Rania Abouzeid writes for Time magazine:
Vast swaths of northern Syria, especially in the province of Idlib, have slipped out of the hands of President Bashar Assad, if not quite out of his reach. The area is now a de facto liberated zone, though the daily attacks by Damascus’ air force and the shelling from the handful of checkpoints and bases regime forces have fallen back to are reminders that the rebel hold on the territory remains fluid and fragile.
What is remarkable is that this substantial strip of “free” Syria has been patched together in the past 18 months by military defectors, students, tradesmen, farmers and pharmacists who have not only withstood the Syrian army’s withering fire but in some instances repelled it using a hodgepodge of limited, light weaponry. The feat is even more amazing when one considers the disarray among the outside powers supplying arms to the loosely allied band of rebels....
Disorder and distrust plague two of the rebels’ international patrons: Saudi Arabia and Qatar. The two Gulf powerhouses are no longer on the same page when it comes to determining who among the plethora of mushrooming Syrian rebel groups should be armed. The rift surfaced in August, with the alleged Saudi and Qatari representatives in charge of funneling free weaponry to the rebels clearly backing different factions among the groups — including various shades of secular and Islamist militias — under the broad umbrella that is the Free Syrian Army (FSA).
The middlemen of the two countries operate out of Turkey, the regional military power. Ankara has been quite public with its denunciation of Assad even as it denies any involvement in shuffling weapons across the border to Syrian rebels. It claims its territory is not being used to do so. And yet, as TIME reported in June, a secretive group operates something like a command center in Istanbul, directing the distribution of vital military supplies believed to be provided by Saudi Arabia and Qatar and transported with the help of Turkish intelligence to the Syrian border and then to the rebels. Further reporting has revealed more details of the operation, the politics and favoritism that undermine the task of creating a unified rebel force out of the wide array of groups trying to topple the Assad regime.
(The FSA is nominally headed by Riad al-As’aad, who is based in Turkey. Neither As’aad nor his chief FSA rival General Mustafa Sheikh are party to the Istanbul control room that supplies and arms rebels who operate under the FSA banner. The two men each have their own sources of funding and are independently distributing money and weapons to selected FSA units.)
According to sources who have dealt with him, Saudi Arabia’s man in the Istanbul control center is a Lebanese politician named Okab Sakr. He belongs to the Future Movement, the organization of former Lebanese Prime Minister Saad Hariri, which has a history of enmity with Damascus. (Syria was accused of complicity in the 2005 assassination of Hariri’s father Rafiq.) The party has not made Sakr available to TIME, denies his involvement in any weapons deals and insists that Sakr is in Belgium “on leave” from his political duties.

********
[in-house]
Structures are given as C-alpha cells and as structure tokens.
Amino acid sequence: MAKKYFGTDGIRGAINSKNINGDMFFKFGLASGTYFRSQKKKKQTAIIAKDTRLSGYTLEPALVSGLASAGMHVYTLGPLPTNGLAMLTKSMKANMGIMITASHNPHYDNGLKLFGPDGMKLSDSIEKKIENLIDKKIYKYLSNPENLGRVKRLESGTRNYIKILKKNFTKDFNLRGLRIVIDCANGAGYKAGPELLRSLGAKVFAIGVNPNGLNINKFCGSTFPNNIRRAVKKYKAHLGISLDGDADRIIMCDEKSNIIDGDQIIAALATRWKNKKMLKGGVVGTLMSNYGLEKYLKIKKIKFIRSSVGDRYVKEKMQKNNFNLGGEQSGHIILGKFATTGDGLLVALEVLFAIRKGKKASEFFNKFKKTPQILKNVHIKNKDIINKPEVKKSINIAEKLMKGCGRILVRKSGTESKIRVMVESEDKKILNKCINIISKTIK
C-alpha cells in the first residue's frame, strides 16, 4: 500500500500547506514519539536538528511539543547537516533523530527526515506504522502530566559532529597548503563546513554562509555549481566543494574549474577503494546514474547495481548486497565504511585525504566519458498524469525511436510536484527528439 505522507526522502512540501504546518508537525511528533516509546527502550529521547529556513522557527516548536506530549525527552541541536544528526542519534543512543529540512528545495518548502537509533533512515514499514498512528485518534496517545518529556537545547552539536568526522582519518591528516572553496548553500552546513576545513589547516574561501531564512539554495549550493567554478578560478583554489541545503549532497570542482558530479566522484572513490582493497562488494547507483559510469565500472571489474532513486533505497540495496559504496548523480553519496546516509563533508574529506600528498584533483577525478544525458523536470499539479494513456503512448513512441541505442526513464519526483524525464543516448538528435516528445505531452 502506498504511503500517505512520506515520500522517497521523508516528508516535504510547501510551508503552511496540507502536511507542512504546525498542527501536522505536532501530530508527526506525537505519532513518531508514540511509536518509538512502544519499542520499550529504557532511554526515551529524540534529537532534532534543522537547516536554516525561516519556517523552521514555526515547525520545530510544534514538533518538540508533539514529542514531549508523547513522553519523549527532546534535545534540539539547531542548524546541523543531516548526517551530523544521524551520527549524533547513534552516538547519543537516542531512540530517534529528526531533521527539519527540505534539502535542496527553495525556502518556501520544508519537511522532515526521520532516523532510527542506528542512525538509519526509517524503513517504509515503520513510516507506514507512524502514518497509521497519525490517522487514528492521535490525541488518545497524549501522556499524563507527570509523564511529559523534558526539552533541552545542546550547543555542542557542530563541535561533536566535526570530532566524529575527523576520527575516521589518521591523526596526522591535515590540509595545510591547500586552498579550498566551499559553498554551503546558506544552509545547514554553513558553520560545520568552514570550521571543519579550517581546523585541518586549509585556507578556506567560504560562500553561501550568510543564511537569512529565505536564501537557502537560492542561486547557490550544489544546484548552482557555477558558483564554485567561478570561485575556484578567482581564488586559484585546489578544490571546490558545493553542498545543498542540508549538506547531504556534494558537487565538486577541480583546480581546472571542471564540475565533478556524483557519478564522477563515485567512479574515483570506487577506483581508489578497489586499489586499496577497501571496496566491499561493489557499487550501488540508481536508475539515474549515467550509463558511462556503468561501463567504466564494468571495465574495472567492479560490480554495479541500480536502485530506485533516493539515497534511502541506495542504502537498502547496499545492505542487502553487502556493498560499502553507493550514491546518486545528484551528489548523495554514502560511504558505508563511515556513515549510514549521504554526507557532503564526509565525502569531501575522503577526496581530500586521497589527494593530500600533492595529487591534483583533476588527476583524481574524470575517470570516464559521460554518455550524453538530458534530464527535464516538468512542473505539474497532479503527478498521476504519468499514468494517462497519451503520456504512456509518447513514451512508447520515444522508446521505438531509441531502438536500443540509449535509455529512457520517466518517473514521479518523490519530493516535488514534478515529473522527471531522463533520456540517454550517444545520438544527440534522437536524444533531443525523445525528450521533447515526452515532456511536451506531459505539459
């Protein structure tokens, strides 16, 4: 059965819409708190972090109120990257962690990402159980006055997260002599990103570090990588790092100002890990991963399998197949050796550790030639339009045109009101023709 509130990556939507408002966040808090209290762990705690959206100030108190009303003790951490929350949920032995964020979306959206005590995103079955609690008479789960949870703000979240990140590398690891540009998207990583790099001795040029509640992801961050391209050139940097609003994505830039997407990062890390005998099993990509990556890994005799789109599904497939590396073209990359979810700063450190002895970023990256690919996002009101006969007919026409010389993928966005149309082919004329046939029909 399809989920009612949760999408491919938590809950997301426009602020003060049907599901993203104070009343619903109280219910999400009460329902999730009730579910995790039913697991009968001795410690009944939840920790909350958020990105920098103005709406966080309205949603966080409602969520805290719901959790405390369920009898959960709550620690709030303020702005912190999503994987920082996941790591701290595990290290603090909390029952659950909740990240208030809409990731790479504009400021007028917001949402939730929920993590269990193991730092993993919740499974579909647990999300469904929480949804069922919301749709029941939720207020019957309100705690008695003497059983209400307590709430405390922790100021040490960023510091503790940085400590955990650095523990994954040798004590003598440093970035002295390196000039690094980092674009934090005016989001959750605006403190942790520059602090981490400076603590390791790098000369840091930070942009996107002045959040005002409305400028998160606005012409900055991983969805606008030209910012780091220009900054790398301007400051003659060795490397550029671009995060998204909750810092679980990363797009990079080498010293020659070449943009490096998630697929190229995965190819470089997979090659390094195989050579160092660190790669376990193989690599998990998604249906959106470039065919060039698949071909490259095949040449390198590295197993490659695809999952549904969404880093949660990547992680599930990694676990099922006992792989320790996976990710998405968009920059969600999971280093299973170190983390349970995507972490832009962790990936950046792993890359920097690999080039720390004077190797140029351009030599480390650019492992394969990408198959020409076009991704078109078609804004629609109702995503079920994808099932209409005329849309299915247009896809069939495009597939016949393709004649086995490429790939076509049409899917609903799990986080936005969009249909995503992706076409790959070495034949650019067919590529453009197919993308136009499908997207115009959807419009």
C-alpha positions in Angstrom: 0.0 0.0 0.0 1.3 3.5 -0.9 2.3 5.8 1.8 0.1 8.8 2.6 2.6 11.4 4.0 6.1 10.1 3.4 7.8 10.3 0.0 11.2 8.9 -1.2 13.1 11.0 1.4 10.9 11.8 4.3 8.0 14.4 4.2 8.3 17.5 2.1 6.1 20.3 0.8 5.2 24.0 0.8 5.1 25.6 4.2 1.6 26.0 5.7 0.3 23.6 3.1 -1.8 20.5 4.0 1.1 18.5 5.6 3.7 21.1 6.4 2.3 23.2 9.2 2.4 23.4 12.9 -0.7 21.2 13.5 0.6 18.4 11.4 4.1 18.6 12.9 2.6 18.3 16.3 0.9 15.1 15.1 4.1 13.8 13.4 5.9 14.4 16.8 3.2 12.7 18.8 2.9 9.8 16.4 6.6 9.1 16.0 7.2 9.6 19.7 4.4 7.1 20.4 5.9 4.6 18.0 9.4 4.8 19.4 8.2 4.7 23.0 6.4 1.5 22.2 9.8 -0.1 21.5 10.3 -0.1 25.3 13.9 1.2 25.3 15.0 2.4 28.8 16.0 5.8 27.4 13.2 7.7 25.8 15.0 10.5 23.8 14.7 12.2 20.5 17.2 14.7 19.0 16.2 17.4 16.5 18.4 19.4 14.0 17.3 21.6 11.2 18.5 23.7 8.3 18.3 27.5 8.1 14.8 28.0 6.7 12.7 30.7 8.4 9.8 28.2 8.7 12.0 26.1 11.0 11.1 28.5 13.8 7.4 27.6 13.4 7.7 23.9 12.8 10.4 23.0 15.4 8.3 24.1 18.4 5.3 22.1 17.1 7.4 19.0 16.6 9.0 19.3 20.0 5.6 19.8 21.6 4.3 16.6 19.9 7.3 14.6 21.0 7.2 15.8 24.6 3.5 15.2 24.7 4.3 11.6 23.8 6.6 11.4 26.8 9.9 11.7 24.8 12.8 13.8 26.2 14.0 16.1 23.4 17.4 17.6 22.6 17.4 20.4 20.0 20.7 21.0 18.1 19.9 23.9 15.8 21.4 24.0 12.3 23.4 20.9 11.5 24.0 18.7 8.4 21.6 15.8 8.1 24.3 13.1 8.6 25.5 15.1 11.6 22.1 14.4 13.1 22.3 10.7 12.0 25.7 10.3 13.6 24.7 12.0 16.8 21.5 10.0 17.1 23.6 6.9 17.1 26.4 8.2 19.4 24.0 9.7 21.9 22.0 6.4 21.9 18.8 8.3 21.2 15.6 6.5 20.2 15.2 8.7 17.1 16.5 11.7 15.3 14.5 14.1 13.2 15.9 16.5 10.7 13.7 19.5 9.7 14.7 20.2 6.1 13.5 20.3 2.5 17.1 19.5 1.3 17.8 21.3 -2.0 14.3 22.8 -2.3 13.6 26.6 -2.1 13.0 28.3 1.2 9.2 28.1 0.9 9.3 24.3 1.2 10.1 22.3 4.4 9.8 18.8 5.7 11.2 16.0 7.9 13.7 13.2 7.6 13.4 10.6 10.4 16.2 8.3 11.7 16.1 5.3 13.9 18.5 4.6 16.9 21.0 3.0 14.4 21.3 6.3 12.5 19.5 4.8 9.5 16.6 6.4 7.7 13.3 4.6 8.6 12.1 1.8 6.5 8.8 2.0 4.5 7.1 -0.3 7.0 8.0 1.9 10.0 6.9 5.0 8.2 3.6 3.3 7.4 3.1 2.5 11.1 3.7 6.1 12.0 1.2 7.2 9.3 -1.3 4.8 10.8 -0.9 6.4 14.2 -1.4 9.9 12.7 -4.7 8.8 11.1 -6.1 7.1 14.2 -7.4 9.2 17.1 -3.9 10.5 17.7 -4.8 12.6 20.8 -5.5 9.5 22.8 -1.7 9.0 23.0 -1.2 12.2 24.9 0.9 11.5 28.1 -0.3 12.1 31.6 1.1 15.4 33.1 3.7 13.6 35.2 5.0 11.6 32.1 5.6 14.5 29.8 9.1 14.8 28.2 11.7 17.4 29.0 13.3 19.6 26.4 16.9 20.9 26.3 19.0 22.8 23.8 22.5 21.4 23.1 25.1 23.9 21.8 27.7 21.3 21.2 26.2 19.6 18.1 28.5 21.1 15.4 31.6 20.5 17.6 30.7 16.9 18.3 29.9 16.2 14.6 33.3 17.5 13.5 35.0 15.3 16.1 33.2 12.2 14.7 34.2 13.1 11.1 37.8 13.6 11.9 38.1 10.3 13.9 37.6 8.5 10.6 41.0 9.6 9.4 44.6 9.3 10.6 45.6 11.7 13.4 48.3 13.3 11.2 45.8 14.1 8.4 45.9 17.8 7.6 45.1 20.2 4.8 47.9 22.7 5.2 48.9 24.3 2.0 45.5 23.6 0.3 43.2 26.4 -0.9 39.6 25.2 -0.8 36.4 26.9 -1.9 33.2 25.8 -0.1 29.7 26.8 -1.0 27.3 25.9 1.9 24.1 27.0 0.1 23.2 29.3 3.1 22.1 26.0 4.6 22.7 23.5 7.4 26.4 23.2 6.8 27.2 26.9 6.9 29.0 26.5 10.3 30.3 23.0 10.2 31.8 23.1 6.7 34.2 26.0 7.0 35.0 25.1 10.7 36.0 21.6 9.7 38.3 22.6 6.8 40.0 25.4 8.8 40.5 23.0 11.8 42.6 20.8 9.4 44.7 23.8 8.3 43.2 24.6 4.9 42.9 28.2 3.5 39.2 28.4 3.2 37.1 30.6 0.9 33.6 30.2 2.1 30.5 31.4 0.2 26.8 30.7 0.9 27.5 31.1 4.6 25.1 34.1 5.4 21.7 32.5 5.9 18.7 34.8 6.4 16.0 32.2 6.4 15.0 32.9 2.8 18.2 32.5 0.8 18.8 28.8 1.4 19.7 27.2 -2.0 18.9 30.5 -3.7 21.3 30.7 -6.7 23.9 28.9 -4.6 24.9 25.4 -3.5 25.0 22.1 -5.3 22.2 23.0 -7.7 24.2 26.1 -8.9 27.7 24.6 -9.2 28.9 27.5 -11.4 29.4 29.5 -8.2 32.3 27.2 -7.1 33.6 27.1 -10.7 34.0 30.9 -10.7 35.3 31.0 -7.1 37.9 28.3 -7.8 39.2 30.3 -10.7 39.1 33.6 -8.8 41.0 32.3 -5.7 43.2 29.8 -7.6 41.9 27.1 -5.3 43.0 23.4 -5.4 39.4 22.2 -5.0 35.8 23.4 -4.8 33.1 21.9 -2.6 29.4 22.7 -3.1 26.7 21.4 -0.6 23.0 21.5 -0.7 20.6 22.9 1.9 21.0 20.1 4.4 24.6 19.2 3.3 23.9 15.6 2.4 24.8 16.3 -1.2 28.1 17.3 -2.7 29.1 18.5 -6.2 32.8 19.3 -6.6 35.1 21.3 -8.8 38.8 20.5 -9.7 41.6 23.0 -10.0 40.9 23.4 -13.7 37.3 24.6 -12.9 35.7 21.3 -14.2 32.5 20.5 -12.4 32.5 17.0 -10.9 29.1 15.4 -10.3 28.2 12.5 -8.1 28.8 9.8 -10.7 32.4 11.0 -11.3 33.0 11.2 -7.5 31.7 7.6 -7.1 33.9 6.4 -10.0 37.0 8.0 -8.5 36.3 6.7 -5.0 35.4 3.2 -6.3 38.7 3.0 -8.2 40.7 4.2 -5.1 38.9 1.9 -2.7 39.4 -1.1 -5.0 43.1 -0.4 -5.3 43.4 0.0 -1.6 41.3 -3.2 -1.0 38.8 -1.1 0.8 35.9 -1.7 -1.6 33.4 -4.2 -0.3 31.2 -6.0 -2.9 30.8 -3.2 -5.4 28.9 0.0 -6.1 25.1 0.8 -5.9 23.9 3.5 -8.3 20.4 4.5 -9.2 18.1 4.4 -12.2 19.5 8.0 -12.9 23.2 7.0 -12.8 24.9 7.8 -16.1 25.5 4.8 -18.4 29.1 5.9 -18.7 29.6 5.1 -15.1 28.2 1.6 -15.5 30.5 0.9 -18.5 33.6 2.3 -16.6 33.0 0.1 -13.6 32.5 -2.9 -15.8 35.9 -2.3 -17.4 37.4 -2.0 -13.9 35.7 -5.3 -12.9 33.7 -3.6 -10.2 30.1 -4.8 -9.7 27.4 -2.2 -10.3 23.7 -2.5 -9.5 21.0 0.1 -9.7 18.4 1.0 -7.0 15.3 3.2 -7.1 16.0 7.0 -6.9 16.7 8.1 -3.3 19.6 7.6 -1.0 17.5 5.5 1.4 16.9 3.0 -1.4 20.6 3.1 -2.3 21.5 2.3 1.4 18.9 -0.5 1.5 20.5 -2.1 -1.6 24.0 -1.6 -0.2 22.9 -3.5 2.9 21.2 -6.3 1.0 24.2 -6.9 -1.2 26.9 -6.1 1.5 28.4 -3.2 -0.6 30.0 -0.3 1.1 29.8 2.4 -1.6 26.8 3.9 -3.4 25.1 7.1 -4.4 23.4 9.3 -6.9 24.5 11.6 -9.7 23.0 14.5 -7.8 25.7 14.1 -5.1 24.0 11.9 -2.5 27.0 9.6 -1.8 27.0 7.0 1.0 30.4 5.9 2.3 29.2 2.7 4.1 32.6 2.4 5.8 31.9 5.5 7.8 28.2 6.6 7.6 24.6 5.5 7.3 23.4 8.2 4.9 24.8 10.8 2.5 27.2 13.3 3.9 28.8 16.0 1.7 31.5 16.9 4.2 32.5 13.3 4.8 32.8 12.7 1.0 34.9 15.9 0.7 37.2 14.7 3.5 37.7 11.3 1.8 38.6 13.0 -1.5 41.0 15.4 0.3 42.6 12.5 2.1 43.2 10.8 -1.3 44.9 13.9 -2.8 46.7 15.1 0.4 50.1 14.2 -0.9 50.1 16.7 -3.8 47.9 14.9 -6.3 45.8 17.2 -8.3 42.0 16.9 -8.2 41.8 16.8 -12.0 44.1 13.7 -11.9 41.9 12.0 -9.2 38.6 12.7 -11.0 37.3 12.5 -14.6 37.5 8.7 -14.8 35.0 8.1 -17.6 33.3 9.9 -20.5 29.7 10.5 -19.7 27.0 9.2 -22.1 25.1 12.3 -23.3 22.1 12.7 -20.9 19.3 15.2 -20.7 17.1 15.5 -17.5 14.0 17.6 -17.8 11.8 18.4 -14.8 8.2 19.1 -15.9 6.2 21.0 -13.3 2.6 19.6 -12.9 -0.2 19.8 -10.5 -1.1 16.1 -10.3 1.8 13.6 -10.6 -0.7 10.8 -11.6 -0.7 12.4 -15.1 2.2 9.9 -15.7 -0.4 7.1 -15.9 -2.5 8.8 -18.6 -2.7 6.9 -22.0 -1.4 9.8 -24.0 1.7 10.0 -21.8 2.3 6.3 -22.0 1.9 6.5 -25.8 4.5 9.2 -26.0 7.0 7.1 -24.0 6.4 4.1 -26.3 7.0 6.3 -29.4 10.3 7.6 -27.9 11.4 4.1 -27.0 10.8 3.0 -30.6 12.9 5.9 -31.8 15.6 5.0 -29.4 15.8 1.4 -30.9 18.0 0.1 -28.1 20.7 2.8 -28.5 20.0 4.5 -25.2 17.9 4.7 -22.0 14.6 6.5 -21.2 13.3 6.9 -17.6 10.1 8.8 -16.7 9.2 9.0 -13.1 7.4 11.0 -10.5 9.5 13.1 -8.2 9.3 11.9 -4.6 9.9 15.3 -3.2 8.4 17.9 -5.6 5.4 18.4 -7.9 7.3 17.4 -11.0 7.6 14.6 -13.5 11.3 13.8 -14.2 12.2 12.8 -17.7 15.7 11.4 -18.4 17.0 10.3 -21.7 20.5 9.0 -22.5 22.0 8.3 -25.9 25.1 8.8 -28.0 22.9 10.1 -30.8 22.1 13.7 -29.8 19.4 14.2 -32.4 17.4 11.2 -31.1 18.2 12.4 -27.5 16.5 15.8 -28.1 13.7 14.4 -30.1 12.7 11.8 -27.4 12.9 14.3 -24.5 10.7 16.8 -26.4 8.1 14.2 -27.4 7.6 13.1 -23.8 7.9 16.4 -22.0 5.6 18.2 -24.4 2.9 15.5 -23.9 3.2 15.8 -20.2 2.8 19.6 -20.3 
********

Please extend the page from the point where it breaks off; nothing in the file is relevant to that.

However, he apparently was in the southern Turkish city of Antakya in late August. A TIME inquiry with an Antakya hotel confirms Sakr was in the area at the time. According to rebel sources who dealt with him, the Lebanese politician was there overseeing the distribution of batches of supplies — small consignments of 50,000 Kalashnikov bullets and several dozen rocket-propelled grenades — to at least four different FSA groups in Idlib province as well as larger consignments to other areas including Homs. The FSA sources also say he met with some commanders but not others — a selectivity that led to much chagrin.
That kind of favoritism has caused problems on the ground in many ways. According to FSA sources, prominent activists and members of the Istanbul control room, Sakr was mainly responsible for designating the representatives in Syria’s 14 provinces to whom the Istanbul center would funnel small batches of light weapons — Kalashnikov rifles, BKC machine guns, rocket-propelled grenade launchers and ammunition — to reach FSA groups operating in each area. But the 20 or so Syrians selected to distribute armaments (some areas, like Damascus, have more than one representative) were not all effective. These representatives were “supposed to deliver the support inside, but they did not have a presence on the ground. They weren’t known,” says an influential U.S.-based Syrian activist with wide contacts inside Syria who played a role in setting up the Istanbul operations room. “I saw this weak point, so I connected Okab to people I knew were working on the ground. And I wasn’t the only one to do this. Others did too, because we wanted the room to succeed.”
But the selectivity has bred further favoritism in the distribution of arms. “Those who received goods would distribute them as they wanted. They started sending to people and saying, ‘This is a gift from me to you,’ ” a member of the control room representing eastern Syria told TIME. Other representatives were blunter, seeking pledges of loyalty from FSA groups inside the country before delivering the goods. To try to alleviate the problem, the provincial representatives were cycled in and out of the room’s operations, but the problems remained. “The weapons are all being distributed in secret,” says one fighter inside Syria, angrily, “and what is secret will stay unclear.”
The situation is compounded by Qatar’s man — a major who defected from Assad’s army, who has not yet responded to TIME’s request for comment. The Qataris want to focus on aiding the regional military councils, FSA groupings within Syria set up earlier this year partly in order to get around the favoritism of the representatives
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